Cardinal Roger Etchegaray met with the Iraqi leader at an undisclosed location for one and a half hours on Saturday.
In a brief statement at the apostolic nunciature here, the cardinal said that their conversation focused on "concrete questions that I cannot mention out of respect for the one who sent me and the one who receives me."
An effort was made "to see if everything had been done to guarantee peace, re-establishing a climate of confidence that will allow Iraq to find its place in the international community," the papal envoy said.
"Present at the heart of our meeting was the whole Iraqi people, proof of whose aspiration for a just and lasting peace I had from Baghdad to Massoul," he said.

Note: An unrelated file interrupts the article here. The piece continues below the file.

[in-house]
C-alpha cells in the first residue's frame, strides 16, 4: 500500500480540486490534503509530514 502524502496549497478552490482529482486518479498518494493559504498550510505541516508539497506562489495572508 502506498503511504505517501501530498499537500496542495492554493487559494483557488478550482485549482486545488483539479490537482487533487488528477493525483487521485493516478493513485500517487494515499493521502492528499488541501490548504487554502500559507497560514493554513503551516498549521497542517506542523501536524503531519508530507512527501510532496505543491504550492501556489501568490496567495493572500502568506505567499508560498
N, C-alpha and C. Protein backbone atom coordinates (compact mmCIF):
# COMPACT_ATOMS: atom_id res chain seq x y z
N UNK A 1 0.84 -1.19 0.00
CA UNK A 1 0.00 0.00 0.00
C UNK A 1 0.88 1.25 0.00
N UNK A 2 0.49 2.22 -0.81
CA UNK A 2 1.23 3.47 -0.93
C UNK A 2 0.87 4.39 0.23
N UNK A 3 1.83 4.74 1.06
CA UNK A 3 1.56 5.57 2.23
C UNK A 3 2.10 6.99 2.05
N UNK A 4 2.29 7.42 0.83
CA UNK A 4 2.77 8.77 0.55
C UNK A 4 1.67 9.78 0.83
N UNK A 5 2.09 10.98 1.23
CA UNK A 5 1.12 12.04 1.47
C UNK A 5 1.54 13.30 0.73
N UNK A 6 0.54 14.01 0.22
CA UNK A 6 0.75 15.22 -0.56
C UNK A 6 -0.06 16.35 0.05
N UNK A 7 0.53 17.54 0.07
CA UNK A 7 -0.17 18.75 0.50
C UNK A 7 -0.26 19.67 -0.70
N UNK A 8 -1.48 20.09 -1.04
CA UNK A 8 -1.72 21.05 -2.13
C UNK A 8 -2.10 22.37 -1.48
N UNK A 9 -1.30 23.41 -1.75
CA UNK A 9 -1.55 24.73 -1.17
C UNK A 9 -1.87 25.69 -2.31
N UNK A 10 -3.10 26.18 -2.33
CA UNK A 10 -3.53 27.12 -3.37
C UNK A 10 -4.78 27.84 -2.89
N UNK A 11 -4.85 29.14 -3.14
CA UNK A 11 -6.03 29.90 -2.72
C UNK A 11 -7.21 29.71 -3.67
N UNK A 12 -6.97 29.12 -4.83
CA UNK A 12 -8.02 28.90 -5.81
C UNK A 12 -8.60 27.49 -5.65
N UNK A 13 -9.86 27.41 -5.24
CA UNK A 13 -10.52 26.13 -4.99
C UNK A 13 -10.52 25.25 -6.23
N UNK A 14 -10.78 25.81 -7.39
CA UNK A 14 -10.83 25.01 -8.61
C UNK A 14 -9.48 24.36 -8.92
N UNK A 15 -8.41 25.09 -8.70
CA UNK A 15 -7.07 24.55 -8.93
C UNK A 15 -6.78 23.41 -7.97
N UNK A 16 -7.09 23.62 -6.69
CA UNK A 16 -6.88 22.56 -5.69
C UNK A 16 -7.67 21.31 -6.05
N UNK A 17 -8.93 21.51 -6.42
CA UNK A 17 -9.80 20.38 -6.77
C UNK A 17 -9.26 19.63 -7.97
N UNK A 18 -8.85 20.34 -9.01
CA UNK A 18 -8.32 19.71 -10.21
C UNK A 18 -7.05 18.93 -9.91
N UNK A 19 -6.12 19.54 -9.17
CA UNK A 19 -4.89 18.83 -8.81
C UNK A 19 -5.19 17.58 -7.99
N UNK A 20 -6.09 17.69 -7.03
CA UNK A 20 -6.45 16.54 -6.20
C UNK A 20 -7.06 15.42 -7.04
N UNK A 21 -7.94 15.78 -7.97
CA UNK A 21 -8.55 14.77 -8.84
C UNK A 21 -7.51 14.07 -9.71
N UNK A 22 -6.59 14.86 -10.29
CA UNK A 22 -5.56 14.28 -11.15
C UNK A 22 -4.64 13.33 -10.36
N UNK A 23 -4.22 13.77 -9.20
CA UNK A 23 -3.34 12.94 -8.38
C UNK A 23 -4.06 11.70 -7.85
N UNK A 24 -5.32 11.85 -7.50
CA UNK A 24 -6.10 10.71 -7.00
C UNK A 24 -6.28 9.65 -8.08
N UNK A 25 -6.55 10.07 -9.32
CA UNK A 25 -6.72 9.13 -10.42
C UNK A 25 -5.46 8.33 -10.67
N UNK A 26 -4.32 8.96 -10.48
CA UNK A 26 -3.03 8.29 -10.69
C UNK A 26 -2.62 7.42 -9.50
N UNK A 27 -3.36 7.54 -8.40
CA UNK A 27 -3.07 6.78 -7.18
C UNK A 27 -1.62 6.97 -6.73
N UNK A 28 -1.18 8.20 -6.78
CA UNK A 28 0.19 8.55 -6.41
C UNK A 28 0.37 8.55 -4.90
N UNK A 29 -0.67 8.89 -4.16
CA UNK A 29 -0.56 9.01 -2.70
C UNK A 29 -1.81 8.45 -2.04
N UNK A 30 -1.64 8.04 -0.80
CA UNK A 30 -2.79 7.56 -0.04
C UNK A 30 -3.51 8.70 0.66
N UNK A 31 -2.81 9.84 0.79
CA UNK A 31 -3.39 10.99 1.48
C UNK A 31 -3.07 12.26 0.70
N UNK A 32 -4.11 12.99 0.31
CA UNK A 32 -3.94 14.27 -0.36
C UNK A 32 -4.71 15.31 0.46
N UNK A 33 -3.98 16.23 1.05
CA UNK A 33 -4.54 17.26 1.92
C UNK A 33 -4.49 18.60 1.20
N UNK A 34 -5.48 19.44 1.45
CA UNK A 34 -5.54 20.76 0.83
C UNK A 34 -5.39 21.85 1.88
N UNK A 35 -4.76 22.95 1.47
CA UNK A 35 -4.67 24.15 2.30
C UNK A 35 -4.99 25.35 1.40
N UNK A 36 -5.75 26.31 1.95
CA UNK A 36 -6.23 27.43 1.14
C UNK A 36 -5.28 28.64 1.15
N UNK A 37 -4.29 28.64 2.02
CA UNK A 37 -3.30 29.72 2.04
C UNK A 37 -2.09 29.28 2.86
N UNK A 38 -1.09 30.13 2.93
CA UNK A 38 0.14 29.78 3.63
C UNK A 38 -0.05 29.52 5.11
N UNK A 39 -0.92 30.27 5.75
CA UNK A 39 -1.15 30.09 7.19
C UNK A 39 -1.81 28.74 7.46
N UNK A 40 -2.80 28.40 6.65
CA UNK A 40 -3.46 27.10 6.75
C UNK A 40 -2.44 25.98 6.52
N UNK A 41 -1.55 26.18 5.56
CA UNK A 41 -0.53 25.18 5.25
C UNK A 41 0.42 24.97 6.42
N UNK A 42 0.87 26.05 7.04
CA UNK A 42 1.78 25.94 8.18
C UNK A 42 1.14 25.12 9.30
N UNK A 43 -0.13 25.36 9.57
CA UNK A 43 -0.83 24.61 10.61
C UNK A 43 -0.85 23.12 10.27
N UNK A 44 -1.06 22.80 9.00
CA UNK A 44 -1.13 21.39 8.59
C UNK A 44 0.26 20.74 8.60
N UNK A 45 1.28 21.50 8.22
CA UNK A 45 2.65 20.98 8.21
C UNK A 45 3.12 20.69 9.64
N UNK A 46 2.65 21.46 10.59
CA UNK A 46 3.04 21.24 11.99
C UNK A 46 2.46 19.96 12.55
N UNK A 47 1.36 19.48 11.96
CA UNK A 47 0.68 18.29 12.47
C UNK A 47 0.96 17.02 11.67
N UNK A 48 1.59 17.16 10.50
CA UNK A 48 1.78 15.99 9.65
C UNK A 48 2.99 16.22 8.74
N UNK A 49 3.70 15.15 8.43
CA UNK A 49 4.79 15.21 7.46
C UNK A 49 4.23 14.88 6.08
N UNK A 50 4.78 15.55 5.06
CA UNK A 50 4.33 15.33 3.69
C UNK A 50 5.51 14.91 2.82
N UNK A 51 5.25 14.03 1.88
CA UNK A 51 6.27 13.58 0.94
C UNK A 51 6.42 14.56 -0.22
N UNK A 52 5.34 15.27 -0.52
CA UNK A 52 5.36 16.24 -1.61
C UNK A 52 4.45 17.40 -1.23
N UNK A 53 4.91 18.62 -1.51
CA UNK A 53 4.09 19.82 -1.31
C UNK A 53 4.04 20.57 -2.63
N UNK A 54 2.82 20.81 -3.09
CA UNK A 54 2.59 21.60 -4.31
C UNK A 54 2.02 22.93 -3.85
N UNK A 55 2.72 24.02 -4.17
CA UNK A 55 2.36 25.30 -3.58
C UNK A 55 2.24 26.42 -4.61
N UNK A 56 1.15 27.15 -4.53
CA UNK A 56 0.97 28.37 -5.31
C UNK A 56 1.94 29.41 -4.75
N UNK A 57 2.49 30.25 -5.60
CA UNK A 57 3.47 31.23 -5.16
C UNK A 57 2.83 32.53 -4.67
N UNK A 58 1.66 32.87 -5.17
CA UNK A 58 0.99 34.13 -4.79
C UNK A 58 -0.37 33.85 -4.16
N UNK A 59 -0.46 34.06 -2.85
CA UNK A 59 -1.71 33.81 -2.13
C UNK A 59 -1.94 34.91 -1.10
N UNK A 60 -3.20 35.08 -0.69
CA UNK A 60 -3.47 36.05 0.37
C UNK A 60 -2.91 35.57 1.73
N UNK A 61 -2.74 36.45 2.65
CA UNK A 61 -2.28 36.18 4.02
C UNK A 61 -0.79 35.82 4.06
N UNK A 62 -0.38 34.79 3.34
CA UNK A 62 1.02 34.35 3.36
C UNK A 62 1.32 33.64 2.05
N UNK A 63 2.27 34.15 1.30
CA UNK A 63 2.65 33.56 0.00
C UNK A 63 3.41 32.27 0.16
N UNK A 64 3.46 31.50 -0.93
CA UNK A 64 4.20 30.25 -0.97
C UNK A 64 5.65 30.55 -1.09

He also noted the Iraqi people's "many years of sufferings, for which the Pope and the universal Church have always shown themselves to be in solidarity."
The cardinal statement ended with an exhortation on behalf of the Pope "to the conscience of all those who, in these decisive days, can influence the future of peace."
"Because, in the end, it is conscience that will have the last word, stronger than all strategies, all ideologies and also all religions," the cardinal affirmed.
The papal envoy, who arrived in Baghdad last Tuesday, was not sent to offer alternative peace plans or to be a mediator.
He emphasized the "spiritual" character of his mission, while Vatican sources stressed his role as papal messenger of peace, to appeal to Iraq to comply with international law.
According to Italian public television, John Paul II is due to receive U.N. Secretary-General Kofi Annan on Tuesday in the Vatican.